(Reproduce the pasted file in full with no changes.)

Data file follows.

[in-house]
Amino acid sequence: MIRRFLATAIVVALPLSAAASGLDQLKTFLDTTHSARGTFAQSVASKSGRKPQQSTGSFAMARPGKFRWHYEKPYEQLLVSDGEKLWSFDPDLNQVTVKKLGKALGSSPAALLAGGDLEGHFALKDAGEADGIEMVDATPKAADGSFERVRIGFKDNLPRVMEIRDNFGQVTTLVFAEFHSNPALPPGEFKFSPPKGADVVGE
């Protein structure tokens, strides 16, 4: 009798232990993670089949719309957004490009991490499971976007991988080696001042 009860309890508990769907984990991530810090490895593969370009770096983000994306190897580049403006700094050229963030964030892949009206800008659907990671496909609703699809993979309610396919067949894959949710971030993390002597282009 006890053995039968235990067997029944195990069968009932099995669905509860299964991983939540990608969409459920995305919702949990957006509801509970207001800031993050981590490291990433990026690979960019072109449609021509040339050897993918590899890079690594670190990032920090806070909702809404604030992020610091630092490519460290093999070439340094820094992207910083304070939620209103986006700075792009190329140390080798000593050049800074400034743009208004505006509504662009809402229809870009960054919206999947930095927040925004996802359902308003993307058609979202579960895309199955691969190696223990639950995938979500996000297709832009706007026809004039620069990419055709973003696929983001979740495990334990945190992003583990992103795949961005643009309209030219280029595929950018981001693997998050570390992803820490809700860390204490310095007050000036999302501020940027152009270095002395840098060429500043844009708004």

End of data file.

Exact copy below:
[in-house]
Amino acid sequence: MIRRFLATAIVVALPLSAAASGLDQLKTFLDTTHSARGTFAQSVASKSGRKPQQSTGSFAMARPGKFRWHYEKPYEQLLVSDGEKLWSFDPDLNQVTVKKLGKALGSSPAALLAGGDLEGHFALKDAGEADGIEMVDATPKAADGSFERVRIGFKDNLPRVMEIRDNFGQVTTLVFAEFHSNPALPPGEFKFSPPKGADVVGE
């Protein structure tokens, strides 16, 4: 009798232990993670089949719309957004490009991490499971976007991988080696001042 009860309890508990769907984990991530810090490895593969370009770096983000994306190897580049403006700094050229963030964030892949009206800008659907990671496909609703699809993979309610396919067949894959949710971030993390002597282009 006890053995039968235990067997029944195990069968009932099995669905509860299964991983939540990608969409459920995305919702949990957006509801509970207001800031993050981590490291990433990026690979960019072109449609021509040339050897993918590899890079690594670190990032920090806070909702809404604030992020610091630092490519460290093999070439340094820094992207910083304070939620209103986006700075792009190329140390080798000593050049800074400034743009208004505006509504662009809402229809870009960054919206999947930095927040925004996802359902308003993307058609979202579960895309199955691969190696223990639950995938979500996000297709832009706007026809004039620069990419055709973003696929983001979740495990334990945190992003583990992103795949961005643009309209030219280029595929950018981001693997998050570390992803820490809700860390204490310095007050000036999302501020940027152009270095002395840098060429500043844009708004």